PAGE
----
[P class=MsoNormal style=MARGIN: 0in 0in 0pt align=left][SPAN lang=EN style=mso-ansi-language: EN][FONT size=3][FONT color=#000000]Levine also went over all the procedures and steps in the bankruptcy codes.[SPAN style=mso-spacerun: yes] [BR][/SPAN]One item she covered in depth is the 1113 letter, which refers to the section of code that ensures that a company negotiates with the union before they seek abrogation of the labor agreement.[SPAN style=mso-spacerun: yes] [/SPAN]When a company seeks protection, the agreement remains in effect.[SPAN style=mso-spacerun: yes] [/SPAN]When a union negotiates an 1113 letter it secures an agreement with the company showing that the company will not seek further cuts from labor.[SPAN style=mso-spacerun: yes] [/SPAN]To this date, no company that has had an 1113 letter negotiated has ever had one abrogated by the court it. (meaning the court has said no)[/FONT][/FONT][/SPAN][BR][SPAN lang=EN style=mso-ansi-language: EN][FONT size=3][FONT color=#000000][o:p][/o:p][/FONT][/FONT][/SPAN][BR][/P]
[P class=MsoNormal style=MARGIN: 0in 0in 0pt][BR][BR]
[P class=MsoNormal style=MARGIN: 0in 0in 0pt][SPAN lang=EN style=mso-ansi-language: EN][FONT size=3][FONT color=#000000]Companies that request abrogation of the labor agreement but it must meet the following nine (9) distinct requirements:[/FONT][/FONT][/SPAN][BR]
[P class=MsoNormal style=MARGIN: 0in 0in 0pt 1in; TEXT-INDENT: -0.25in; mso-list: l0 level1 lfo1; tab-stops: list 1.0in][FONT color=#000000][SPAN lang=EN style=mso-ansi-language: EN][FONT size=3]1.[/FONT][SPAN style=FONT: 7pt 'Times New Roman'] [/SPAN][/SPAN][SPAN lang=EN style=mso-ansi-language: EN][FONT size=3]The debtor in possession must have made a proposal to the union.[o:p][/o:p][/FONT][/SPAN][/FONT][BR][BR]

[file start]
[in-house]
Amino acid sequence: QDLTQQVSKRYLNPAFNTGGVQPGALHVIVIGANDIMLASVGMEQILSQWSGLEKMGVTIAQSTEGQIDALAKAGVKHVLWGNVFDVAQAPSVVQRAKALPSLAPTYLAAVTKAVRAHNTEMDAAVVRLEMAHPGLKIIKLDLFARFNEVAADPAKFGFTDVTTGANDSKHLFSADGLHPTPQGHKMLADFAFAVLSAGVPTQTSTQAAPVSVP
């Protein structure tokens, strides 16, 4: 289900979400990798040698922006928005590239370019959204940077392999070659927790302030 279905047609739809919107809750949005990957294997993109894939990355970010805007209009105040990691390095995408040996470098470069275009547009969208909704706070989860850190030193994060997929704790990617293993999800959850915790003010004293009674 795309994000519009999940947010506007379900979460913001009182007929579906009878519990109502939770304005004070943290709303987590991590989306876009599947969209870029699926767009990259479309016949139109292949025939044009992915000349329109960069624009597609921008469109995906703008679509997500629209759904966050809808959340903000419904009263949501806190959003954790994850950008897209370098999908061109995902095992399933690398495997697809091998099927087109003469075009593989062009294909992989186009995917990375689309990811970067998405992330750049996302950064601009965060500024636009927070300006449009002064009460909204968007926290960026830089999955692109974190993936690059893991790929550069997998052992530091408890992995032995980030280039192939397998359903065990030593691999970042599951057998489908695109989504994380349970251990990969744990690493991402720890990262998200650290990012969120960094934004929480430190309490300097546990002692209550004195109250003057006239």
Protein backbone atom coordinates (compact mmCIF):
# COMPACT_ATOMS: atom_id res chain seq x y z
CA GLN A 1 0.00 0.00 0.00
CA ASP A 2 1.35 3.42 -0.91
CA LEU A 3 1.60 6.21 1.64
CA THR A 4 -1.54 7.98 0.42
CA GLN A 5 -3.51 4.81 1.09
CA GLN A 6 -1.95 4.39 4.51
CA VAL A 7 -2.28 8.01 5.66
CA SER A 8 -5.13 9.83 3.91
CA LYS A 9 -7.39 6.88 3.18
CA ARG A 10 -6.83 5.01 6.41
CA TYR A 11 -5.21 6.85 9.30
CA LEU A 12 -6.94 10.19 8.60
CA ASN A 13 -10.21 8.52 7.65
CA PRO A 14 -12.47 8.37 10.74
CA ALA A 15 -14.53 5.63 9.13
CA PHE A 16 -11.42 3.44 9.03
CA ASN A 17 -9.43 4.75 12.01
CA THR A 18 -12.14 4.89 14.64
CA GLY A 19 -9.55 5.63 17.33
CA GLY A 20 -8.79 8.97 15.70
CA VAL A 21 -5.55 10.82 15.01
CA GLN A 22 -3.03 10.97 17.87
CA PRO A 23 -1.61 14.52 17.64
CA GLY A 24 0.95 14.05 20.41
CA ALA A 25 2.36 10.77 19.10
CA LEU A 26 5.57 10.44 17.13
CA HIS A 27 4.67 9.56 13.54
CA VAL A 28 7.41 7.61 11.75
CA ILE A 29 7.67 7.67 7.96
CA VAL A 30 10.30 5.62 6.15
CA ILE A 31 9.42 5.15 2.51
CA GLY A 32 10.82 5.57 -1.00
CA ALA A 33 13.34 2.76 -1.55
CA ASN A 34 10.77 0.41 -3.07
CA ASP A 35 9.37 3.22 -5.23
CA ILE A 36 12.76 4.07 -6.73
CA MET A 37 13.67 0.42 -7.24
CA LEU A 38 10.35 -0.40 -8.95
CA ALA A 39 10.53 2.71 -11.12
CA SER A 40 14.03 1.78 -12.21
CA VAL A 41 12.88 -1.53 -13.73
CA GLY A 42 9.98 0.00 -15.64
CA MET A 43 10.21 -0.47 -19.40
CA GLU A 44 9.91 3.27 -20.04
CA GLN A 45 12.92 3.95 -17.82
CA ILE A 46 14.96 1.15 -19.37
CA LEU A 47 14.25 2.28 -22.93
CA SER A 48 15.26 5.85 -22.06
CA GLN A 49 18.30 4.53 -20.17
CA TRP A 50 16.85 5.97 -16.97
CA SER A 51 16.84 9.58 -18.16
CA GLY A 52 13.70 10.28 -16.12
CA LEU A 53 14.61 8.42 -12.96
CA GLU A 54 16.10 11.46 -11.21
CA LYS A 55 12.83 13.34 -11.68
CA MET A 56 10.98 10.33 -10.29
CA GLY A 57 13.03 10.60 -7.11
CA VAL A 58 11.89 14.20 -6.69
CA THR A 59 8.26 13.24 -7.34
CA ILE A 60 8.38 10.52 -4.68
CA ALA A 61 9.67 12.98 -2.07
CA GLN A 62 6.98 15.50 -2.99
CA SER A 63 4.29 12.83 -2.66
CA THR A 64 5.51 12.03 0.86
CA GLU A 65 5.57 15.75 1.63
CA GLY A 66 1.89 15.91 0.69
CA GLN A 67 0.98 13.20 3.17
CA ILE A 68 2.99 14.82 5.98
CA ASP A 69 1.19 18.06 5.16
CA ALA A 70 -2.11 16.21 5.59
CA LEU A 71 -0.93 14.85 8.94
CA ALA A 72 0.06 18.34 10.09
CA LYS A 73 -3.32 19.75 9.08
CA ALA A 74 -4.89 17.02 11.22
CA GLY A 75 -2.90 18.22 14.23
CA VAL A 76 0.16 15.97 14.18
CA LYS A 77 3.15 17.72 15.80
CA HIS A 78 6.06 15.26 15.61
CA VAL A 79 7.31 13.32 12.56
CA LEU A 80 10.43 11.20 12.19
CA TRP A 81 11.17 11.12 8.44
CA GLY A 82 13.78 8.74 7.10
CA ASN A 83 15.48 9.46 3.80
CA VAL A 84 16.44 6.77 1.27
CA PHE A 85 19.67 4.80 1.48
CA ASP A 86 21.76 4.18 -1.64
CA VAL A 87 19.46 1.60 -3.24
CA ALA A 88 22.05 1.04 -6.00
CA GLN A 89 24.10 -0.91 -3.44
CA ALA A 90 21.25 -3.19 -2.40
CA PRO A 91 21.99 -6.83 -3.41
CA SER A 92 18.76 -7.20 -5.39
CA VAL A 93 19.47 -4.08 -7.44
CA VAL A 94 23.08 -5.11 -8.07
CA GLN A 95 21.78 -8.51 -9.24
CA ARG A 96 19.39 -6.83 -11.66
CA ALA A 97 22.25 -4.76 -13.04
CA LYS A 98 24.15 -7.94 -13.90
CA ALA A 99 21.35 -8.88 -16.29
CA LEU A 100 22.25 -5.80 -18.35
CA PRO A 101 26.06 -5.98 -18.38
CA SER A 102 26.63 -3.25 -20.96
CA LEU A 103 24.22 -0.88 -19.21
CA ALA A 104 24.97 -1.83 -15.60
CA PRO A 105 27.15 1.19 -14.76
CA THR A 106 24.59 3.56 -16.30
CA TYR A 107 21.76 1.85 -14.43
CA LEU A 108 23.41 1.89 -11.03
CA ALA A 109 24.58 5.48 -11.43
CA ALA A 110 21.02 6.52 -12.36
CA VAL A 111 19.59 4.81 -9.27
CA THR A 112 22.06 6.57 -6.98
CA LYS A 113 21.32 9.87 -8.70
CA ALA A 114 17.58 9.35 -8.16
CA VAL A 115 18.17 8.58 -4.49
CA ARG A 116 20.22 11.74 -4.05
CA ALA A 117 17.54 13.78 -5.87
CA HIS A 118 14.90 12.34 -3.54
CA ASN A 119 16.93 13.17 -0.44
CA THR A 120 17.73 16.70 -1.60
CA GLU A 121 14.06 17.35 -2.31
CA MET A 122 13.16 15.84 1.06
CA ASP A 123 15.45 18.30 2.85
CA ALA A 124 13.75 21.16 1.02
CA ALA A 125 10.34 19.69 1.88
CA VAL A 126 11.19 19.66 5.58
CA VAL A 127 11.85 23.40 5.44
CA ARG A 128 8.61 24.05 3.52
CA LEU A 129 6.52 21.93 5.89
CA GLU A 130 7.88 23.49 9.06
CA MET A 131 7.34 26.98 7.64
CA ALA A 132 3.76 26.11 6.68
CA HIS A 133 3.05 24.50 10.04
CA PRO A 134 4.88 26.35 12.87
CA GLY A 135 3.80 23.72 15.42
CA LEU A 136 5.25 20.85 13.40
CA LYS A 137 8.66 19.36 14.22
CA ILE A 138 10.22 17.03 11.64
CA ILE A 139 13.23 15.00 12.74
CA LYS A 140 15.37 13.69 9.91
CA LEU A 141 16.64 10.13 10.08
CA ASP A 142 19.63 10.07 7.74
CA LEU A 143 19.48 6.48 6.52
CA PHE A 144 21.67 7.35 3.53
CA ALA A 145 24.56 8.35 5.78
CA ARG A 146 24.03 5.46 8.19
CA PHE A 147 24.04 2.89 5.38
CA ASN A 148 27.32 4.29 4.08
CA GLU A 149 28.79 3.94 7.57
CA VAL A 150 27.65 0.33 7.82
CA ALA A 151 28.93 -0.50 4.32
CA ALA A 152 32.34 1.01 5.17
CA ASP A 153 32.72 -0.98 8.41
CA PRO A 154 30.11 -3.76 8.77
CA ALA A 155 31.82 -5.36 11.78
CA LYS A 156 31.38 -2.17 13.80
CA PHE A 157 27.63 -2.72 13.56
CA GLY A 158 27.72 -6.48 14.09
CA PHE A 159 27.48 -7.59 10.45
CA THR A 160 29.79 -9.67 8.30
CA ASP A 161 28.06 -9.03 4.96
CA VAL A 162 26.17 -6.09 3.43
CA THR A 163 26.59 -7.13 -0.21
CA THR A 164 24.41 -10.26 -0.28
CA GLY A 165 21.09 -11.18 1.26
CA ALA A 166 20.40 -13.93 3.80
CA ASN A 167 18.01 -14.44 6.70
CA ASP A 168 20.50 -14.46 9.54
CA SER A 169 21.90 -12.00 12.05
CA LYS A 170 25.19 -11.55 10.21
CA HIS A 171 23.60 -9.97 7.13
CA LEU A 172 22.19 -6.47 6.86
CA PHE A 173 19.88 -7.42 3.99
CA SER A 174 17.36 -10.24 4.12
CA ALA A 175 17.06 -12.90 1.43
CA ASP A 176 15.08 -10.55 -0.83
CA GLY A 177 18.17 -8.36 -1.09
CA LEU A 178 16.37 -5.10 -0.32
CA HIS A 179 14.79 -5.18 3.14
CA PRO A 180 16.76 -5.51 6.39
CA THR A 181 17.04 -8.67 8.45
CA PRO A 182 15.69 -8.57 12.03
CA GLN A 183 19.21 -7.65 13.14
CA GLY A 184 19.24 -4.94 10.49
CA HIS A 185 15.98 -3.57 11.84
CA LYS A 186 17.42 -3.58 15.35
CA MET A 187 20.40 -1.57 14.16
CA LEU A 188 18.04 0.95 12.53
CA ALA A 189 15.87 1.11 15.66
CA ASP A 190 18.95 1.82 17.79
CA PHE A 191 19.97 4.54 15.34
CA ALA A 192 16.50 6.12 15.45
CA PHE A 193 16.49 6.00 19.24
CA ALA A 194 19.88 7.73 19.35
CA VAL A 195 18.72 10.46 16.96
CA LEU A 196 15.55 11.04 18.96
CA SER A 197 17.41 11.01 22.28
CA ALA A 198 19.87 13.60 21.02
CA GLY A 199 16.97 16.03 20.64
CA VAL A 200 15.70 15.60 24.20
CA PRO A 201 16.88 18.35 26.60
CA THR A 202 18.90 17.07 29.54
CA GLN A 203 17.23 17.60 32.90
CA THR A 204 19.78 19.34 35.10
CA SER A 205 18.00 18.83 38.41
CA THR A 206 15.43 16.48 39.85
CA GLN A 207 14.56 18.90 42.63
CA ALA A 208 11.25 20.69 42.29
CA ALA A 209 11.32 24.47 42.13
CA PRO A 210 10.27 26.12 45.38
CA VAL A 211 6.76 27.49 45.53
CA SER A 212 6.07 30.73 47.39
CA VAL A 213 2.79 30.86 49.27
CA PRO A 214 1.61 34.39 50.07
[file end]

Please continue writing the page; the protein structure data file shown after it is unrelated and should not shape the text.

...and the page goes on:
[P class=MsoNormal style=MARGIN: 0in 0in 0pt 1in; TEXT-INDENT: -0.25in; mso-list: l0 level1 lfo1; tab-stops: list 1.0in][FONT color=#000000][SPAN lang=EN style=mso-ansi-language: EN][FONT size=3]2.[/FONT][SPAN style=FONT: 7pt 'Times New Roman'] [/SPAN][/SPAN][SPAN lang=EN style=mso-ansi-language: EN][FONT size=3]The proposal must be based upon the most complete and reliable information available at the time of the proposal.[o:p][/o:p][/FONT][/SPAN][/FONT][BR][BR]
[P class=MsoNormal style=MARGIN: 0in 0in 0pt 1in; TEXT-INDENT: -0.25in; mso-list: l0 level1 lfo1; tab-stops: list 1.0in][FONT color=#000000][SPAN lang=EN style=mso-ansi-language: EN][FONT size=3]3.[/FONT][SPAN style=FONT: 7pt 'Times New Roman'] [/SPAN][/SPAN][SPAN lang=EN style=mso-ansi-language: EN][FONT size=3]The modification must be necessary to permit reorganization.[o:p][/o:p][/FONT][/SPAN][/FONT][BR][BR]
[P class=MsoNormal style=MARGIN: 0in 0in 0pt 1in; TEXT-INDENT: -0.25in; mso-list: l0 level1 lfo1; tab-stops: list 1.0in][FONT color=#000000][SPAN lang=EN style=mso-ansi-language: EN][FONT size=3]4.[/FONT][SPAN style=FONT: 7pt 'Times New Roman'] [/SPAN][/SPAN][SPAN lang=EN style=mso-ansi-language: EN][FONT size=3]The modification must provide that all affected parties be treated fairly and equitably.[o:p][/o:p][/FONT][/SPAN][/FONT][BR][BR]
[P class=MsoNormal style=MARGIN: 0in 0in 0pt 1in; TEXT-INDENT: -0.25in; mso-list: l0 level1 lfo1; tab-stops: list 1.0in][FONT color=#000000][SPAN lang=EN style=mso-ansi-language: EN][FONT size=3]5.[/FONT][SPAN style=FONT: 7pt 'Times New Roman'] [/SPAN][/SPAN][SPAN lang=EN style=mso-ansi-language: EN][FONT size=3]The debtor must provide the union with such relevant information as is necessary to evaluate the proposal.[o:p][/o:p][/FONT][/SPAN][/FONT][BR][BR]